# Why can gluino (superpartner of gluon) have a Majorana mass?

I read in a paper by Scott Willenbrock that gluinos can have a Majorana mass although they have SU(3) color symmetry. The explanation was that gluinos transform under the adjoint representation which is real.

Here is my understanding: gluinos are fermions in the adjoint representation of SU(3) and we can write a Lorenz invariant mass term for it because in the group notation we have $8 \times 8 = 1 + \cdots$ So, because there is a singlet we can have a Majorana mass term for gluinos.

Is my understanding right?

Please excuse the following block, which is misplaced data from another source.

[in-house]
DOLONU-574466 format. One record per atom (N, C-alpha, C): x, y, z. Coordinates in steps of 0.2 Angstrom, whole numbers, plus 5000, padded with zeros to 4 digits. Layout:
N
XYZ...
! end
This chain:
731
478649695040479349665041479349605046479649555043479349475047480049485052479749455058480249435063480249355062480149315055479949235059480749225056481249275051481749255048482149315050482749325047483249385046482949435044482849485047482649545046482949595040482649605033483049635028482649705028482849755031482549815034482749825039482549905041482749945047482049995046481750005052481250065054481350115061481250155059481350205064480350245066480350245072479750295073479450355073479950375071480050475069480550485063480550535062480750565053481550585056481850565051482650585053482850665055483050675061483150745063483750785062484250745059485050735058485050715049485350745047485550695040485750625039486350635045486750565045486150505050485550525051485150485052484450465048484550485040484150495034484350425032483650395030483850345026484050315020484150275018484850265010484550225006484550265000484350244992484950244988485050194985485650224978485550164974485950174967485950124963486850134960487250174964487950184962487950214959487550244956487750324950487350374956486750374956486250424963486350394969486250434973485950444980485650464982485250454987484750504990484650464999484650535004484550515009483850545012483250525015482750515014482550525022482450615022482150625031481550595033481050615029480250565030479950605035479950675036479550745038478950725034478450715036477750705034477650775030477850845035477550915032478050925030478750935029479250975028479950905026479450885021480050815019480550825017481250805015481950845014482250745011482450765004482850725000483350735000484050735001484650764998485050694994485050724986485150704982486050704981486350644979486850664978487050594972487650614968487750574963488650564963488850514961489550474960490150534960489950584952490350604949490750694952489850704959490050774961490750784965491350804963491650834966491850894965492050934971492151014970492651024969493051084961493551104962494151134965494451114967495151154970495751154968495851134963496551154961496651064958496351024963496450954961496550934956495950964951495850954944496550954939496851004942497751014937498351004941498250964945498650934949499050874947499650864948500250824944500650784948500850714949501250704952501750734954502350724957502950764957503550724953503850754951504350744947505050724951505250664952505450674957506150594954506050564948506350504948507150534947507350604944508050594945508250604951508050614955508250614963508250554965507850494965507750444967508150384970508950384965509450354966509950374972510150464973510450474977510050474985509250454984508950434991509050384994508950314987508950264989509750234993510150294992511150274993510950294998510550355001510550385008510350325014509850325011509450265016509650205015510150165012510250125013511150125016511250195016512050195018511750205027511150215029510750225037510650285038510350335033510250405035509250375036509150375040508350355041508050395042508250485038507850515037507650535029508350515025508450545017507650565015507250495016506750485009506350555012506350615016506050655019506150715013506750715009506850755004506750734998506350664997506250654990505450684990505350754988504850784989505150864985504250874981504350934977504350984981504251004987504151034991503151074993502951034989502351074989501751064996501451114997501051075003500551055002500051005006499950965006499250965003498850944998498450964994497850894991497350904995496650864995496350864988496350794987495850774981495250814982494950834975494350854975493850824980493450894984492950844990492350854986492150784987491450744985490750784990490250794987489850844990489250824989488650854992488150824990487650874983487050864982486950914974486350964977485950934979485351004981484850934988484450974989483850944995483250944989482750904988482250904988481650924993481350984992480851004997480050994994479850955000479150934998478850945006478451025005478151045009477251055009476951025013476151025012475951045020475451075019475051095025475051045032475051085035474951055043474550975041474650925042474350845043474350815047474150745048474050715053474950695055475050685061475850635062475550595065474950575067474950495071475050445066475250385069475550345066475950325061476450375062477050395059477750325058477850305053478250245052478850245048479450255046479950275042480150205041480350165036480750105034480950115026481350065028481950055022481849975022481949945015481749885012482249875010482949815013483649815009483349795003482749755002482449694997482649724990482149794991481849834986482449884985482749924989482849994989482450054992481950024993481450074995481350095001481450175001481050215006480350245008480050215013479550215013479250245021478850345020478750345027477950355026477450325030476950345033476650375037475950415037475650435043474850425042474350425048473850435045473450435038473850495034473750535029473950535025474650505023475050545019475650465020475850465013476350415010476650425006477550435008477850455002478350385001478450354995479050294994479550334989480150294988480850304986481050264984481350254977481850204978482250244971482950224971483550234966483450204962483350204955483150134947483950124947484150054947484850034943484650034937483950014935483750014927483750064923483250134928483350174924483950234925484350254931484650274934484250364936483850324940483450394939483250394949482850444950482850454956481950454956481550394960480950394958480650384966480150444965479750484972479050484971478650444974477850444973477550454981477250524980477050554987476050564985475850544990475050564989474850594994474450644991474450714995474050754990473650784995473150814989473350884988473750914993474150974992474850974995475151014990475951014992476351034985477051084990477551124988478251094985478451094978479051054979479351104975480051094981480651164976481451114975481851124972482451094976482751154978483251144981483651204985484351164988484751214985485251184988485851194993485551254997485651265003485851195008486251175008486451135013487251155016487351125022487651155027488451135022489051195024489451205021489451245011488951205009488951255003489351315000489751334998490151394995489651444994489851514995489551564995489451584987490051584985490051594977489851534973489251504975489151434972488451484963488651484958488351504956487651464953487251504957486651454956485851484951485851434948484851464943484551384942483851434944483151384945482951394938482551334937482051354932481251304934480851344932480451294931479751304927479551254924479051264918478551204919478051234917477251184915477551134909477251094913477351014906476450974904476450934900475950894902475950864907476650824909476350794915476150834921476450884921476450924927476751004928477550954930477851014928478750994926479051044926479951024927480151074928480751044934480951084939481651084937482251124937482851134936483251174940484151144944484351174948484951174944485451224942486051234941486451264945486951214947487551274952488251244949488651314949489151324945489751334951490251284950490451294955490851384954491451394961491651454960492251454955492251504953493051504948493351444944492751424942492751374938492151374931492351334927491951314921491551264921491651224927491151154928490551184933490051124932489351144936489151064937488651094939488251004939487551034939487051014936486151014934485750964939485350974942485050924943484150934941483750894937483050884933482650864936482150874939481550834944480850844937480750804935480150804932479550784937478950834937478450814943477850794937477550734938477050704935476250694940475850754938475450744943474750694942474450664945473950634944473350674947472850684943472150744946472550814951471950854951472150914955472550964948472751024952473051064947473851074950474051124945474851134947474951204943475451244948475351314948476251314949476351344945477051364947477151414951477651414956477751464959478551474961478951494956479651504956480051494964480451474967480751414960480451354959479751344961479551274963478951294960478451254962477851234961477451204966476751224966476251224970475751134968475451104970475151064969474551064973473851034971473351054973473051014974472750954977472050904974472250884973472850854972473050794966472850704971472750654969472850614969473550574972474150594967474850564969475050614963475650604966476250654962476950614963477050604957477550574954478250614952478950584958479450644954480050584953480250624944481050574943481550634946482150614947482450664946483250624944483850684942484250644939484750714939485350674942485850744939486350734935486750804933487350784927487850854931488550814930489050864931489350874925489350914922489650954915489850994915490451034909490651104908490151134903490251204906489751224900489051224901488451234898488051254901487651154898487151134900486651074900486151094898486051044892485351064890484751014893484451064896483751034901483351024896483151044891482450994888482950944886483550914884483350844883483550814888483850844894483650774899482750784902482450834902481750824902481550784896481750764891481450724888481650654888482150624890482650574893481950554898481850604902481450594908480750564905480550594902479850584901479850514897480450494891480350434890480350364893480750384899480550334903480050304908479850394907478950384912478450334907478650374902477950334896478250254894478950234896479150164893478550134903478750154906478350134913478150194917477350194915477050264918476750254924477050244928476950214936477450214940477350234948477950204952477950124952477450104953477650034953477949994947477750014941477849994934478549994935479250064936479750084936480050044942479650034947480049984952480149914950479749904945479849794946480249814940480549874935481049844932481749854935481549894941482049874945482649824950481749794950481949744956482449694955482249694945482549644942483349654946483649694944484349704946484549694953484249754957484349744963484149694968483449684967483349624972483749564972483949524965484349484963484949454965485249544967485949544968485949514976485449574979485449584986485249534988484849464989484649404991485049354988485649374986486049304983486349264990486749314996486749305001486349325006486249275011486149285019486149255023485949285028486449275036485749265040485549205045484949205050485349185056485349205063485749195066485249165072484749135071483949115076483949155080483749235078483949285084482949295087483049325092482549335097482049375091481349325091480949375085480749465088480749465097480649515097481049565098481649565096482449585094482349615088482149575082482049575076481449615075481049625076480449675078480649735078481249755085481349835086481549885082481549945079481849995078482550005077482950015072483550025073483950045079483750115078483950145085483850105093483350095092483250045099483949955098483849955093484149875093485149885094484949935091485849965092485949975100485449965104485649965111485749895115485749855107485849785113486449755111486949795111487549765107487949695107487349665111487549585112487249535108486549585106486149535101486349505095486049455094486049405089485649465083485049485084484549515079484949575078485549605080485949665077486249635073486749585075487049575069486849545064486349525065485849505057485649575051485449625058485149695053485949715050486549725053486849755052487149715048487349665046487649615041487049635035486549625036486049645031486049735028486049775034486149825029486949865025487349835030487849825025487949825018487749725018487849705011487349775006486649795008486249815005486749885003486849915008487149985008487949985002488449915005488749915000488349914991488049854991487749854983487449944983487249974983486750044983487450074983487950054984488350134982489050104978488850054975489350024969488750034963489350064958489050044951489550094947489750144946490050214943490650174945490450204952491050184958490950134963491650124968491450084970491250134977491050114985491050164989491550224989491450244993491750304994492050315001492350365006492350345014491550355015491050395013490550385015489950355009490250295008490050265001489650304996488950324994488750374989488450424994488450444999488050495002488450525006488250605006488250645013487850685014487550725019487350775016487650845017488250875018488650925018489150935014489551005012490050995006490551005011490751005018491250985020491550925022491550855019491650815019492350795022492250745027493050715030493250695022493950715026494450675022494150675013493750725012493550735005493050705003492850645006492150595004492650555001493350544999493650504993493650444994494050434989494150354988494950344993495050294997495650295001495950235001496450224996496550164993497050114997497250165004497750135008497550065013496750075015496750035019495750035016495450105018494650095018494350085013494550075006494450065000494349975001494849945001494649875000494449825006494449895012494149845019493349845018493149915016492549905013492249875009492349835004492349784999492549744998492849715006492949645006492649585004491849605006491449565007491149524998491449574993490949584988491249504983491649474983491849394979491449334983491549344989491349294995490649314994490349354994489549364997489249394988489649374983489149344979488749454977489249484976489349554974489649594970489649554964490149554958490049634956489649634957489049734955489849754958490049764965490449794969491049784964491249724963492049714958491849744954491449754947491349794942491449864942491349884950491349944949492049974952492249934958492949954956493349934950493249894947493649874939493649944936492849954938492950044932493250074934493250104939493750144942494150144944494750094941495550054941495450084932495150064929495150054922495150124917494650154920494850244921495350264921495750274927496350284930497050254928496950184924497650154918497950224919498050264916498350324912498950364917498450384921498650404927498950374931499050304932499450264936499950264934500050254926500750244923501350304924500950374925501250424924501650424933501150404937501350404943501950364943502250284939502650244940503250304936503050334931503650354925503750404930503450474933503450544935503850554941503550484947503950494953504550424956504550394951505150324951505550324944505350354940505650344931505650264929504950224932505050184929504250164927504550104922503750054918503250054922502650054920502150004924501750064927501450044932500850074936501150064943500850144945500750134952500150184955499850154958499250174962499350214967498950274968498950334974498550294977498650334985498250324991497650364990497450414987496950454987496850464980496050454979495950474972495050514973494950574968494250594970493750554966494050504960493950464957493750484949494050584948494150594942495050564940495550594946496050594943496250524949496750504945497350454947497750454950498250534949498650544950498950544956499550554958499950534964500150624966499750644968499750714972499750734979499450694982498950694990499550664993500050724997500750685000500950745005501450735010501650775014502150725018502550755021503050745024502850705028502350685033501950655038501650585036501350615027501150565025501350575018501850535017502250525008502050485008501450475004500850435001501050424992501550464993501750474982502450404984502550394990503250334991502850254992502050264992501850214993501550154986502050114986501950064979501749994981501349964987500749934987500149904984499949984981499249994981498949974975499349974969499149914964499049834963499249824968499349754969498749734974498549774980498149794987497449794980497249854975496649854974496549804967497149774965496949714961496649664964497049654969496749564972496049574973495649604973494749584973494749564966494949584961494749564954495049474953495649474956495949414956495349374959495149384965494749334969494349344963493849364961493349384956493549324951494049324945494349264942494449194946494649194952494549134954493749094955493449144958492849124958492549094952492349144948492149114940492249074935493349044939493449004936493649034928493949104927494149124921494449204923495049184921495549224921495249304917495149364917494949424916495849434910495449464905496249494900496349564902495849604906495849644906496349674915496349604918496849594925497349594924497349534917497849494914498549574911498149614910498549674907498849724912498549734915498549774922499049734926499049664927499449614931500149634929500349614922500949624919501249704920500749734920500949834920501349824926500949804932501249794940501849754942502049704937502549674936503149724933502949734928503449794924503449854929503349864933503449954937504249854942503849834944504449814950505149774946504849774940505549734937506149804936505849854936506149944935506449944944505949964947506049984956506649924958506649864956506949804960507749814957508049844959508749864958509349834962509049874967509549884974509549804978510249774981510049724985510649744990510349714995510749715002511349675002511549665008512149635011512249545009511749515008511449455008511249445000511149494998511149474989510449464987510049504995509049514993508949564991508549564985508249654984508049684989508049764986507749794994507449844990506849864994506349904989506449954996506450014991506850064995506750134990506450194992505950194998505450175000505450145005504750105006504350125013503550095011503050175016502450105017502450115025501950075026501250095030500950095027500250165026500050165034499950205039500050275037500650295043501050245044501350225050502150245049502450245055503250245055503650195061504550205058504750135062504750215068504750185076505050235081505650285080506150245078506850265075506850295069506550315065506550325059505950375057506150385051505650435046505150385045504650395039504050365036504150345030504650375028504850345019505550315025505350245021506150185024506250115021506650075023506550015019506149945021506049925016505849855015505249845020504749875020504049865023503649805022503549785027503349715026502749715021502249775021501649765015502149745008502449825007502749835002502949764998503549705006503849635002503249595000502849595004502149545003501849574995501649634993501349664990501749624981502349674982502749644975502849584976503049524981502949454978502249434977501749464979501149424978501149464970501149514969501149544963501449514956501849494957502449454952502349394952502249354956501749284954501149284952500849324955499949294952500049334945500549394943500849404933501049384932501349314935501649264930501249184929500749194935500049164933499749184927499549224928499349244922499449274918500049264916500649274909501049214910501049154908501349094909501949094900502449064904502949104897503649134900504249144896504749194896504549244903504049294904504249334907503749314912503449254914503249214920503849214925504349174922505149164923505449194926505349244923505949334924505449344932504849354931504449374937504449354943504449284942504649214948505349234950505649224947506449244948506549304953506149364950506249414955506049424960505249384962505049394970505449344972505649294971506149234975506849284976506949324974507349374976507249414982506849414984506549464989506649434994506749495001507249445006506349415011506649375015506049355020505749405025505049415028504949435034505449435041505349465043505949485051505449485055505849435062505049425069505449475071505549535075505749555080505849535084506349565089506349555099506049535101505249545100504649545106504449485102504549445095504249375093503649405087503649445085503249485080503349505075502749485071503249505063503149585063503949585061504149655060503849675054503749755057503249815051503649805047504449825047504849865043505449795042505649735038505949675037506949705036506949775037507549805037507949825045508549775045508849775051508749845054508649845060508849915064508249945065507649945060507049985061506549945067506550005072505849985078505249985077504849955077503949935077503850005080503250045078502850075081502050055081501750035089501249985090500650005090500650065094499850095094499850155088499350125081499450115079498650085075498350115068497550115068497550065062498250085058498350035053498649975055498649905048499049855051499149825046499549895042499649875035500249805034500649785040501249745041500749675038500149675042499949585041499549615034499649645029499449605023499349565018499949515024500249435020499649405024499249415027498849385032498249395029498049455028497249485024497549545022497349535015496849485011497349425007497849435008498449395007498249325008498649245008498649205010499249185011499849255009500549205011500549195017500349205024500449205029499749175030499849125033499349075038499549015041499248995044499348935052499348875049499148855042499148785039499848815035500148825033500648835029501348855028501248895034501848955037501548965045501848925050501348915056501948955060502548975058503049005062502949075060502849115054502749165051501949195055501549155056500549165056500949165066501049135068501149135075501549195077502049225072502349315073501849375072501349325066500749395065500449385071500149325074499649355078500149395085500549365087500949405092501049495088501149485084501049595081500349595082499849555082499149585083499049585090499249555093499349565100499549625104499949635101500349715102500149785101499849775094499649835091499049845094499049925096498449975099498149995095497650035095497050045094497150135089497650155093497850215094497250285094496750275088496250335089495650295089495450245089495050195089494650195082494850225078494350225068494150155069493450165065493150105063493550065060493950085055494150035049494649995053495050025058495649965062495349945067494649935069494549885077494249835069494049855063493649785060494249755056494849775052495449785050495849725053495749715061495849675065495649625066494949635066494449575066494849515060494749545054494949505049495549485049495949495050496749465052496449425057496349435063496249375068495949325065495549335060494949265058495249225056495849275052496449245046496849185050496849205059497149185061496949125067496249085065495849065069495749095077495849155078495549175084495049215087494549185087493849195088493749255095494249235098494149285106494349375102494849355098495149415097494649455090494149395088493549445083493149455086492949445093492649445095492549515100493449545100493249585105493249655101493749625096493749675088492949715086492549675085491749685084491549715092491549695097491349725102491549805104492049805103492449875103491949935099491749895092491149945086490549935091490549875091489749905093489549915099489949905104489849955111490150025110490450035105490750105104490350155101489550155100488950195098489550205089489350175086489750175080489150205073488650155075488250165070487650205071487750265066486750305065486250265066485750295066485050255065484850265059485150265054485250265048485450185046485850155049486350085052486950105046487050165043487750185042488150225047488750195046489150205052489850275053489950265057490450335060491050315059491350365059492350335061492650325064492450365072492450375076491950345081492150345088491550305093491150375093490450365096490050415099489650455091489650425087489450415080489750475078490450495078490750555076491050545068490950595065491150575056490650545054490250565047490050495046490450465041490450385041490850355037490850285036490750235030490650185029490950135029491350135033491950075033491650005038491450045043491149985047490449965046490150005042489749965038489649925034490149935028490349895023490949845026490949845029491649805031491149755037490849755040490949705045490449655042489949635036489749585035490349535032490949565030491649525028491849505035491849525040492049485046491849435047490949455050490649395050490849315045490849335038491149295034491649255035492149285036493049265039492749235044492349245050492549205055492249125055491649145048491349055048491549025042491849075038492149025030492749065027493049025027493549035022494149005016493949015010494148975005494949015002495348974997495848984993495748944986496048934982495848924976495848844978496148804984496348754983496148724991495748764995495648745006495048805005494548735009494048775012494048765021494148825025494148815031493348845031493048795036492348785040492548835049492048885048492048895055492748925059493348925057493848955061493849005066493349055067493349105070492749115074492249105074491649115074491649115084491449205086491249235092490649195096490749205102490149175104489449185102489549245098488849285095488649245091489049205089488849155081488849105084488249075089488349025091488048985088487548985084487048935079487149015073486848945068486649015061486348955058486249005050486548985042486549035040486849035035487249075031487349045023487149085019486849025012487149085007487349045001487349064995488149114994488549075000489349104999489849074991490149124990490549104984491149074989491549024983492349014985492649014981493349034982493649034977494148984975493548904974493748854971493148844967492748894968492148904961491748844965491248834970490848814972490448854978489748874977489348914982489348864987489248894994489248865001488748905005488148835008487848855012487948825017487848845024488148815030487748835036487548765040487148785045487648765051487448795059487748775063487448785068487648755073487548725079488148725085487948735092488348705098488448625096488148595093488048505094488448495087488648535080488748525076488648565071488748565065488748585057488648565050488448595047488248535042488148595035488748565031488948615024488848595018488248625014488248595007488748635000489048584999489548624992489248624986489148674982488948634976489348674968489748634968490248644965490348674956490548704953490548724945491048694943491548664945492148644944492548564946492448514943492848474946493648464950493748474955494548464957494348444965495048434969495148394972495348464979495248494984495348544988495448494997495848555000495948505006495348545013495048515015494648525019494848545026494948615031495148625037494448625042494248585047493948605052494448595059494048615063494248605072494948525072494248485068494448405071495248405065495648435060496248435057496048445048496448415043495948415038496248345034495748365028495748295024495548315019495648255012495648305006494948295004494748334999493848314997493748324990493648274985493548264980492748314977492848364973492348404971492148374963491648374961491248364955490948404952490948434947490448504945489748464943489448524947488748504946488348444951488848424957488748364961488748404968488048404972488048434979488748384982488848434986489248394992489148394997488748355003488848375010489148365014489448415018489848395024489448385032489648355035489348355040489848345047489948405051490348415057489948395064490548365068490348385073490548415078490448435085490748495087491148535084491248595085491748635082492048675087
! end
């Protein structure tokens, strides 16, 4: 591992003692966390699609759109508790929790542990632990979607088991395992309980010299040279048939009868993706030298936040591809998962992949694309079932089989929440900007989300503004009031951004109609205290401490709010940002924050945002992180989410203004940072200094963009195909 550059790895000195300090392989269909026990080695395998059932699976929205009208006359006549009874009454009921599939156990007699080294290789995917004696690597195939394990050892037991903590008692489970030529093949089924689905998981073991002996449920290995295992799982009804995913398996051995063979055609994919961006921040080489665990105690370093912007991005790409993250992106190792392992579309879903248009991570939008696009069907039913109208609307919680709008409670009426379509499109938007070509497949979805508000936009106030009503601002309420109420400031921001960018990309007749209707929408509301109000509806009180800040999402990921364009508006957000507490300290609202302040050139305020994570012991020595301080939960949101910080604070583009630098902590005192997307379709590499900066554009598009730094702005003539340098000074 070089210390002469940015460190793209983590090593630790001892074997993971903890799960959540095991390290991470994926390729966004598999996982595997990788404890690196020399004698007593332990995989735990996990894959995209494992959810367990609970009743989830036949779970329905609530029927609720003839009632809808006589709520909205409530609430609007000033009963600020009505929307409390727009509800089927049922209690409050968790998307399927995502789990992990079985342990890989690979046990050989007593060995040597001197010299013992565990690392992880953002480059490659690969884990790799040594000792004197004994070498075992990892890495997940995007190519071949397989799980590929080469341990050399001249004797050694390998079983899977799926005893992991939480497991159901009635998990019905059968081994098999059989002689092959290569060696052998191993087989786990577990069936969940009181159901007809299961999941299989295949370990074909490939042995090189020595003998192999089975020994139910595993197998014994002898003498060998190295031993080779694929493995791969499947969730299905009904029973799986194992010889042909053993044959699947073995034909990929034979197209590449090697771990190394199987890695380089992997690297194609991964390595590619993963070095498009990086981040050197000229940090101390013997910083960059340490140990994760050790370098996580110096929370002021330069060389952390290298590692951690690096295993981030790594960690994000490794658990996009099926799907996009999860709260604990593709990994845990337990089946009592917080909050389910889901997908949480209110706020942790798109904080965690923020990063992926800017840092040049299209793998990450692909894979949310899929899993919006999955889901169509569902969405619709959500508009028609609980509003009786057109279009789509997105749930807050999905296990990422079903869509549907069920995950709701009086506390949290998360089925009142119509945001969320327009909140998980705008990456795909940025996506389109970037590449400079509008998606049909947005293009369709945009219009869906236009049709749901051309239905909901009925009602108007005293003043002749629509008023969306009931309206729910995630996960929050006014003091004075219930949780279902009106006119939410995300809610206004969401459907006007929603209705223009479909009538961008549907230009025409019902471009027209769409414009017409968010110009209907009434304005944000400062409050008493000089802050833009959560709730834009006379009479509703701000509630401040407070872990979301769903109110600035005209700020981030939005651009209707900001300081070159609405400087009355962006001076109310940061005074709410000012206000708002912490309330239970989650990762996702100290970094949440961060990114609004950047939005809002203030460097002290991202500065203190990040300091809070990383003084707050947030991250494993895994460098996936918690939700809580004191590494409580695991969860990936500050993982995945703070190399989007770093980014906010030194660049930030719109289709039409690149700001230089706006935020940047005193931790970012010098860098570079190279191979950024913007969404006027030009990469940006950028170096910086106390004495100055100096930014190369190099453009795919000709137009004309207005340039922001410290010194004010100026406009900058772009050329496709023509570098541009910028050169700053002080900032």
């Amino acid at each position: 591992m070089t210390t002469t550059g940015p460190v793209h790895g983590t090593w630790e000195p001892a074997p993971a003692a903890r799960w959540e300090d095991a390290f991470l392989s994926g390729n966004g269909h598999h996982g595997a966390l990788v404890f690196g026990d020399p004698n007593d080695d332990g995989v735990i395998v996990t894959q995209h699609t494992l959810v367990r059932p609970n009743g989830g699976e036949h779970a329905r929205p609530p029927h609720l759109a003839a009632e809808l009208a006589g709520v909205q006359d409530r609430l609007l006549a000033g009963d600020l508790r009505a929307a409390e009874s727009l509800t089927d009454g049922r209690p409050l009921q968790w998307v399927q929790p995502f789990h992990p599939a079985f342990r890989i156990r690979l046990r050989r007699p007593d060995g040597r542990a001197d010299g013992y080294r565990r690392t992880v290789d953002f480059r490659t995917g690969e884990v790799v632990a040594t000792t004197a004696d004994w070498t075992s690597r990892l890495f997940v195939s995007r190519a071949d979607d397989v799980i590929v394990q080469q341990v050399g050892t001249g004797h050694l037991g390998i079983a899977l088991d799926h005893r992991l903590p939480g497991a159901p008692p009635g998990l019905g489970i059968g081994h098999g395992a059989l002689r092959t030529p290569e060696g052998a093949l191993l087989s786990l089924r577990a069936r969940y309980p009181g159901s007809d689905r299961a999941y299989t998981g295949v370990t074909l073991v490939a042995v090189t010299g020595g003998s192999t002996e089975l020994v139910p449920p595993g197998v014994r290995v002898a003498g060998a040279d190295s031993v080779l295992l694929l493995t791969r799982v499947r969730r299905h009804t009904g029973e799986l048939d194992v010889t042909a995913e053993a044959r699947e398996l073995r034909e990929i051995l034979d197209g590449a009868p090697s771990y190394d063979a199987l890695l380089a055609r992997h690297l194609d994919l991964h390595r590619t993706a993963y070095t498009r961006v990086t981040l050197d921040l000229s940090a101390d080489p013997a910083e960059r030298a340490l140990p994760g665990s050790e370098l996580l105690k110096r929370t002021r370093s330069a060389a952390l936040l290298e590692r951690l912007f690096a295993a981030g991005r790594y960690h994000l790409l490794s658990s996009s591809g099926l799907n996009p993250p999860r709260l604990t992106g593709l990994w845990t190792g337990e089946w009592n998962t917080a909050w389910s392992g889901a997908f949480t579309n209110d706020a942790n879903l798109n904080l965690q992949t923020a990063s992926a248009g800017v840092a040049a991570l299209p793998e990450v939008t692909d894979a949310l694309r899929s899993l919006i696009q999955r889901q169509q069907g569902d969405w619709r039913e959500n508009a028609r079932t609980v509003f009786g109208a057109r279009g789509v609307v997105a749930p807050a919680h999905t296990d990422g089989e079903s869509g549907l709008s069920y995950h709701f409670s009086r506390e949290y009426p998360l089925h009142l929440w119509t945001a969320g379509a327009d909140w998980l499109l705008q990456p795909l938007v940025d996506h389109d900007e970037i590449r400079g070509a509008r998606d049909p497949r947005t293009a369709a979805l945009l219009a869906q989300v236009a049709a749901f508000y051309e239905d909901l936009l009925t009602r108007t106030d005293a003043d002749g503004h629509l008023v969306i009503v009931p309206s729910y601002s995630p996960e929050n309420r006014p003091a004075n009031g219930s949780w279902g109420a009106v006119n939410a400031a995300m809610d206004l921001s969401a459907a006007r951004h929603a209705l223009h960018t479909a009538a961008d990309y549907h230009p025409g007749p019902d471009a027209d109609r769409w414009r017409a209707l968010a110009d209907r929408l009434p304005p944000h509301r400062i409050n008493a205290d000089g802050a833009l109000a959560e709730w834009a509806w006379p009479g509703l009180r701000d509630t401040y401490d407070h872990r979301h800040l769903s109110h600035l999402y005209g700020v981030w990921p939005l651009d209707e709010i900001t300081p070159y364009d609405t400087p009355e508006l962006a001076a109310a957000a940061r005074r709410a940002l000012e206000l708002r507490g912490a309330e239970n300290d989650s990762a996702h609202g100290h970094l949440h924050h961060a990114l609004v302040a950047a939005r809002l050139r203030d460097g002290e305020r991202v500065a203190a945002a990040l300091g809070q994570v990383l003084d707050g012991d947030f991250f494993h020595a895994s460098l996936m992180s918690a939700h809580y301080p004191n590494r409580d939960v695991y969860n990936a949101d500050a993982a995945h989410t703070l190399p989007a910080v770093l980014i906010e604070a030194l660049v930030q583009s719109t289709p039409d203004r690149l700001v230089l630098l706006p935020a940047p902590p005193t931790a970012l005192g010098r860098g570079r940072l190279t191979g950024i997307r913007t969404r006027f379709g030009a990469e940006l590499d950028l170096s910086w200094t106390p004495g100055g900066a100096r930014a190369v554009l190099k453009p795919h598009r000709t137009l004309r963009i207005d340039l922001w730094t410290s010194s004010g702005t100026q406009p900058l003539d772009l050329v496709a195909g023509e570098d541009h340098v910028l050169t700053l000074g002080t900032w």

## 1 Answer

The gauge bosons in QCD are gluons with the $$(c_i\bar c_j + c_j\bar c_i)/\sqrt{2},~i(c_j\bar c_i - c_i\bar c_j)/\sqrt{2}$$ $$(r\bar r - b\bar b)/\sqrt{2},~(r\bar r + b\bar b - 2g\bar g)/\sqrt{6},$$ for $c_ i = (r, b, g)$. These gluons are 3 plus 3 as the root space vectors plus 1 plus 1 as the weights, or the diagonal Gel-Mann matrices. This defines the 8 of SU(3).

The gluons are combinations of color and anti-color charges. This means the gluon is its own antiparticle. In the supersymmetric setting the fermion similarly has a combination of color and anticolor charges. This requires the gluino be Majorana.